The Western Wildflower Glade Trail is 0.7 miles long and gives hikers a view of what the glade and savanna habitat looked like before European settlement. It is wonderful for seeing the wildflowers in season. The western wallflower, stick leaf, Missouri spurge, and plains muhly grass on the trail are uncommon in other parts of the state.  

The 1000th Mile Trail is an easy 0.9 mile loop that is open for camping and hiking. It features a natural surface with some low-hanging vegetation, and there are information kiosks at each of the state park trails. 

The Truman Lake Hike and Biking Trail is definitely for mountain bikes only, because of rocks and tree routes. It has a mix of single and double tracks, with challenging climbs, lake views, and fun downhills. It officially is 11 miles, but there are three loops and the trails intersect and crisscross with each other. This park is open for hikers if there are no events. It is located at 28565 Benton House Avenue, just two miles west of 65 Highway and North Dam Access Road in Warsaw, Missouri.

Things to Do at Truman Lake

Truman Lake is the primary attraction at Truman Lake. There are few restaurants at Truman Lake, in the marinas and mostly on the eastern side near Warsaw, with a scant few more scattered around the arms of the lake. The Shawnee Bend Golf Course is private with public access and nine holes. It is located at 29353 Golf Course Rd, Warsaw, Missouri.

The Benton County Museum at 1660 Hilltop Drive, Warsaw, Missouri, offers an appealing setting for the county’s collection of artifacts demonstrating its rich heritage. Stories of Benton County people are told by their belongings and by the display boards throughout the museum. Regular hours for the museum are Friday-Sunday, 10 am  to 4 pm. Admission is $3 for adults and $2 for seniors and children, aged 3 to 12. It is open April through October.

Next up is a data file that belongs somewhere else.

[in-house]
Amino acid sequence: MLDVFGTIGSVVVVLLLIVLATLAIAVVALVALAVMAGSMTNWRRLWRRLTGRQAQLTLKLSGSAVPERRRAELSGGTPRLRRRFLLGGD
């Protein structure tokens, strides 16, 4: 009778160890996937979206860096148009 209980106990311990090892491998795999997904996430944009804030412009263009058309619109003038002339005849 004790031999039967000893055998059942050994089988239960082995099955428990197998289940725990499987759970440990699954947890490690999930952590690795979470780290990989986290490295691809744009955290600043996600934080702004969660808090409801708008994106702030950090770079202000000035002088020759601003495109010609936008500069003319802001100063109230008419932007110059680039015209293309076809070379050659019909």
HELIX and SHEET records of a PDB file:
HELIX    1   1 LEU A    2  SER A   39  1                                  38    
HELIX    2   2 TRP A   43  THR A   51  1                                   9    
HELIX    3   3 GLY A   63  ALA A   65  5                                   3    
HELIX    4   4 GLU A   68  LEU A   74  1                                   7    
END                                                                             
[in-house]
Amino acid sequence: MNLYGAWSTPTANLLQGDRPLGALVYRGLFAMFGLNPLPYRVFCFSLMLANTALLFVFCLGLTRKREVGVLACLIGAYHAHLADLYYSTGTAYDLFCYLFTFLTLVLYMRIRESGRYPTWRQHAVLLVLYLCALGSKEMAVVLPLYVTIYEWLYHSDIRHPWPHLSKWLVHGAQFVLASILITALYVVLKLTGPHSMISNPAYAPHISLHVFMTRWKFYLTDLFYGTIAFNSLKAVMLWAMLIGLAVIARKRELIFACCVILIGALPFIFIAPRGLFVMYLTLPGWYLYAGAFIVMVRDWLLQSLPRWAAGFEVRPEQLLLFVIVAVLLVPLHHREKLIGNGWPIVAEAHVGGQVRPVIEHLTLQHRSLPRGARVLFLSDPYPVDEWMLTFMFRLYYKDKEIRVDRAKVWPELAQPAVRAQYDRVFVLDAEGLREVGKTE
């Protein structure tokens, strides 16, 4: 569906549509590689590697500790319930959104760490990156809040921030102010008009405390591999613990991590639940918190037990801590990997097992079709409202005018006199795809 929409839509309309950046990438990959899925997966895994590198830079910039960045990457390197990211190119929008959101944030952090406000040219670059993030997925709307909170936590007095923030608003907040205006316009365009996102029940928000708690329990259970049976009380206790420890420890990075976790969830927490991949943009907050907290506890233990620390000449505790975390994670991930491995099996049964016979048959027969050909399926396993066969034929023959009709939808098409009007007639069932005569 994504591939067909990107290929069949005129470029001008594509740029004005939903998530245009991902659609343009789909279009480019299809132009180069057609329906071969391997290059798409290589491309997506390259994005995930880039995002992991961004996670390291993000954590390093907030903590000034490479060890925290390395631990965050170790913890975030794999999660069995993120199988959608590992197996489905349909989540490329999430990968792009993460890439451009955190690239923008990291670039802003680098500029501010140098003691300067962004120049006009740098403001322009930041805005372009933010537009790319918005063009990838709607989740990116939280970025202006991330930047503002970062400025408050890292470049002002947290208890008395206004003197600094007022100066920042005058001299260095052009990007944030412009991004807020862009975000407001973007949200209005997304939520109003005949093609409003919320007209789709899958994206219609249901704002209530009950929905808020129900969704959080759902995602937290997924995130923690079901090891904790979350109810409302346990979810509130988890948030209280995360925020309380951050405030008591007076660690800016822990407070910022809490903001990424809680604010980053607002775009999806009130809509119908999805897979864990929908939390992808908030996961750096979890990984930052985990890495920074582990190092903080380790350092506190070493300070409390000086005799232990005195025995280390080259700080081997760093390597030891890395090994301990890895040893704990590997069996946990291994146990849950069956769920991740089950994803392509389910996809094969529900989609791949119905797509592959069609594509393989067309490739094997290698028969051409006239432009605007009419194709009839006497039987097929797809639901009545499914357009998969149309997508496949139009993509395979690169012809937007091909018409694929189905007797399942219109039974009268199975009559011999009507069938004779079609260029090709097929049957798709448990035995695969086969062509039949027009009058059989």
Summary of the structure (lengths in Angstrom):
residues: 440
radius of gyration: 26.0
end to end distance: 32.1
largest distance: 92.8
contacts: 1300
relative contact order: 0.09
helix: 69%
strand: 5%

Plan the perfect day trip or vacation on our Things To Do At Truman page. 

Truman Lake Zip Codes

Benton County: 65325, 65326, 65335, 65338, 65355.

Henry County: 64726, 64733, 64735, 64739, 64740, 64761, 64770, 64788, 65323, 65360.

St. Claire County: 64724, 64740, 64738, 64744, 64763, 64776, 64780, 64781, 64783, 64789, 65774.

Truman Lake Weather & Climate

Truman Lake sees an average of 47 inches of rain per year, with no snow and 216 days of sunshine. The winter low in January is 25 degrees and a summer high in July of 89 degrees. May, September, and October are the most comfortable months for this region. January and December are the least comfortable months. Keep your eyes on the skies with our Truman Lake Weather Forecast page. 

Truman Lake Flora and Fauna

Truman Lake and over 100,000 acres of land surrounding the lake is managed for fish and wildlife. Agricultural leases, prescribed burning, wetland development, food plot establishment, and native grass re-introduction are a few of the land management techniques used at Truman Lake. 

Over 55,000 acres are licensed to the Missouri Department of Conservation for fish and wildlife management. Truman Lake is where the Ozark Mountains on the east meets the Great Plains on the west. It is located in an ecological transition area with Oak-Hickory forest to the east and prairie/farmland to the west. Common sightings are deer, elk, possum, raccoons, and turkey, but bears and panthers inhabit the region.  

Truman Lake Email Updates


Truman Lake Current Weather Alerts

There are no active watches, warnings or advisories.


Truman Lake Weather Forecast


Decreasing Clouds

Hi: 88

Friday Night

Slight Chance Thunderstorms

Lo: 73


Slight Chance Thunderstorms

Hi: 93

Saturday Night


Lo: 75



Hi: 97

Sunday Night


Lo: 76



Hi: 99

Monday Night

Mostly Clear

Lo: 77

Truman Lake Water Level (last 30 days)

Water Level on 7/13: 708.37 (+2.37)